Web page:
Not really sure about the time frame for this story. I'd guess 1960's or earlier.

The story centers around an alien being (humanoid) who is sailing the sea on his homeworld in his small sailboat. Said world is many times larger than Earth, and has crushing gravity (by our standards). The gravity is so high, that the atmosphere is very thick near the ocean's surface, blurring the line between liquid and gas (somewhat akin to a gas/ice giant like Saturn or Neptune, etc. though this planet is temperate in nature). The boat sometimes rises with a breeze, cresting above the water before settling back down.

The sailor in question is patrolling his area, on the look out for signs of some enemy people who share the planet. While doing so, he finds the wreckage of what is assumed to be a Terran spaceship. I believe the ship is described as silver and needle-like. It's crashed onto the planet, and has been hulled by battle damage, IIRC.

The sailor/protagonist investigates the ship. He remarks that the material of the hull is very flimsy. He thrusts his hand into the breach in the hull and rips a long tear in the hull to equalize the pressure and keep the ship from being crushed. Carefully boarding the vessel, the protagonist finds the remains of the crew. They've all been crushed by the atmospheric pressure. The protagonist also finds the ship has a powerful looking energy weapon as a broadside deck gun, and that the ship is nuclear-powered. I believe the term he uses is "atomic", which leads me to believe the story is an older one.

We learn that this is a great find for the protagonist, as his people society have not mastered nuclear technology, and that has prevented them from venturing into space. Conventional propulsion designs cannot escape the planet's extreme gravity.

The crisis in the story comes when a group of the enemy people arrive in the area in their own boat(s). Fearful that the enemy will get the starship, the protagonist (IIRC) attempts to flee and/or hide from the enemy. This crisis is resolved when the protagonist returns to the starship and figures out how to use the energy weapon on the ship. He blasts the enemy boat and they are completely annihilated, with no remains at all left.

The story ends with the protagonist heading for shore, confident that a new era is opening up for his people.

  • 2
    Not an answe to your question, but Hal Clement's excellent Mission of Gravity also has a sailing protagonist alien on a planet with much higher gravity than Earth. A highly recommended novel. – einpoklum Aug 27 '16 at 14:19

"Heavy Planet" by Milton A. Rothman, first published (as by "Lee Gregor") in Astounding Science-Fiction, August 1939, available at the Internet Archive. Also the (unaccepted) answer to this old question. Here is a quotation from the story, lifted from that old answer:

Ennis turned the prow of his boat to meet the path of the falling vessel. Curious, he thought, where were its wings? Were they retracted, or broken off? It ballooned closer, and it wasn't a glider. Far larger than any glider ever made, it was of a ridiculous shape that would not stand up for an instant. And with the sharp splash the body made as it struck the water—a splash that fell in almost the same instant it rose—a thought seemed to leap up in his mind. A thought that was more important than anything else on that planet; or was to him, at least. For if it was what he thought it was—and it had to be that—it was what Shadden had been desperately seeking for many years. What a stroke of inconceivable luck, falling from the sky before his very eyes!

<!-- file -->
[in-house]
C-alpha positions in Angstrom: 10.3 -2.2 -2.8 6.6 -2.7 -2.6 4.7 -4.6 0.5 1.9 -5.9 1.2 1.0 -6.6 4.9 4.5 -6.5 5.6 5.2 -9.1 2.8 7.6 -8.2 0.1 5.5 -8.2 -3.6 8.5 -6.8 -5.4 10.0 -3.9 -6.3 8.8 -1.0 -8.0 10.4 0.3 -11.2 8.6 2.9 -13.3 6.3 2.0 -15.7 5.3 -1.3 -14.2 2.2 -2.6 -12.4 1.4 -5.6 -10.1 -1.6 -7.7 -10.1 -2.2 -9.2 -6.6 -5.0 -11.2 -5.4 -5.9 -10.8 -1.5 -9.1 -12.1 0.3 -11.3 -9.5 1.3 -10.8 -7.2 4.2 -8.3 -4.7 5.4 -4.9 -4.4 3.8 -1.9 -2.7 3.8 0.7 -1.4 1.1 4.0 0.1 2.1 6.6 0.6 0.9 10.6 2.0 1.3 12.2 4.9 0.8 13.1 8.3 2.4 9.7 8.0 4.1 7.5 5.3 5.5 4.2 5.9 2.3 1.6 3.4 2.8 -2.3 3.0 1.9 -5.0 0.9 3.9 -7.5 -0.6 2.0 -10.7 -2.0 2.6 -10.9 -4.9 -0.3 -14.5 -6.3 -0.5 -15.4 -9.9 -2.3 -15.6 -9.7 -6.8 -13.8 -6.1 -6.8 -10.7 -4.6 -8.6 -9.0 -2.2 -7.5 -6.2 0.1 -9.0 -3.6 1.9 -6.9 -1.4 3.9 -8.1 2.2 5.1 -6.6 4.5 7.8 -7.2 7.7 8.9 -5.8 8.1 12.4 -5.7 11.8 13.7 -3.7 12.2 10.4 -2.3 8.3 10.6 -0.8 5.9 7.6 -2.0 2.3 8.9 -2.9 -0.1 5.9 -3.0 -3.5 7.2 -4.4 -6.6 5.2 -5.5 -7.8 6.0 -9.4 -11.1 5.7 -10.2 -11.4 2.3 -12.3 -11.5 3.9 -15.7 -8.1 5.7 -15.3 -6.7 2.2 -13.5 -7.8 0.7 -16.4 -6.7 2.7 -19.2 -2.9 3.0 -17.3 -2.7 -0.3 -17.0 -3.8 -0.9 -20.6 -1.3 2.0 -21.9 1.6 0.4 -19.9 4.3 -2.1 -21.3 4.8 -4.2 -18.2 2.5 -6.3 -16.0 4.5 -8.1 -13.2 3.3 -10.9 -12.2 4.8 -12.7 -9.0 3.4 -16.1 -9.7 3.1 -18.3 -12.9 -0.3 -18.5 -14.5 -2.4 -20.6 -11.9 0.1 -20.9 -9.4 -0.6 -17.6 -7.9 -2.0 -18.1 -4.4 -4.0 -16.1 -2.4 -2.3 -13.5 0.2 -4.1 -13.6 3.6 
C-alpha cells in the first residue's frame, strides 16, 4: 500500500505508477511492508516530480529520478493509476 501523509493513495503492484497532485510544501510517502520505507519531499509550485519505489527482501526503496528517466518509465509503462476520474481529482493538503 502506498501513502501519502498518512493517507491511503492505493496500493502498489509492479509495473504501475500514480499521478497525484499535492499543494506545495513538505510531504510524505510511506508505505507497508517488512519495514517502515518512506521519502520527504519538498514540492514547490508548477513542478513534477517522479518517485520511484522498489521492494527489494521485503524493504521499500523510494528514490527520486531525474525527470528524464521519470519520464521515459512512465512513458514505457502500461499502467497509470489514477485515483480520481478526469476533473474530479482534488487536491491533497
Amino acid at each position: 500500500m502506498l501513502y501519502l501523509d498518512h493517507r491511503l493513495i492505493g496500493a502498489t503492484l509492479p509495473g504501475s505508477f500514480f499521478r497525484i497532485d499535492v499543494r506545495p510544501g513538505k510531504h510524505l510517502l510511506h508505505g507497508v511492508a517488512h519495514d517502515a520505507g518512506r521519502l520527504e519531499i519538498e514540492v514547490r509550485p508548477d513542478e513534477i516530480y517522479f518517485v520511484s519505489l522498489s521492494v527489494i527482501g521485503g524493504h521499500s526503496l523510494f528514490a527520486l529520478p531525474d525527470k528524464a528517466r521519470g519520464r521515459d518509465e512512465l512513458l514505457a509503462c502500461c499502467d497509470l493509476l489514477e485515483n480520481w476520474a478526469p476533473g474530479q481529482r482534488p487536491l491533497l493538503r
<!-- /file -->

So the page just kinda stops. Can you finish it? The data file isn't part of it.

The silvery shape rode the ragged waters lightly. Ennis' craft came up with a rush; he skilfully checked its speed and the two came together with a slight jar. The metal of the strange vessel dented as if it were made of rubber. Ennis stared. He put out an arm and felt the curved surface of the strange ship. His finger prodded right through the metal. What manner of people were they who made vessels of such weak materials?

He moored his little boat to the side of the larger one and climbed to an opening. The wall sagged under him. He knew he must be careful; it was frightfully weak. It would not hold together very long; he must work fast if it were to be saved. The atmospheric pressure would have flattened it out long ago, had it not been for the jagged rent above which had allowed the pressure to be equalized.

He reached the opening and lowered himself carefully into the interior of the vessel. The rent was too small; he enlarged it by taking the two edges in his hands and pulling them apart. As he went down he looked askance at the insignificant plates and beams that were like tissue paper on his world. Inside was wreckage. Nothing was left in its original shape. Crushed, mutilated machinery, shattered vacuum tubes, sagging members, all ruined by the gravity and the pressure.

There was a pulpy mess on the floor that he did not examine closely. It was like red jelly, thin and stalky, pulped under a gravity a hundred times stronger and an atmosphere ten thousand times heavier than that it had been made for.

He was in a room with many knobs and dials on the walls, apparently a control room. A table in the center with a chart on it, the chart of a solar system. It had nine planets; his had but five.

Then he knew he was right. If they came from another system, what he wanted must be there. It could be nothing else.

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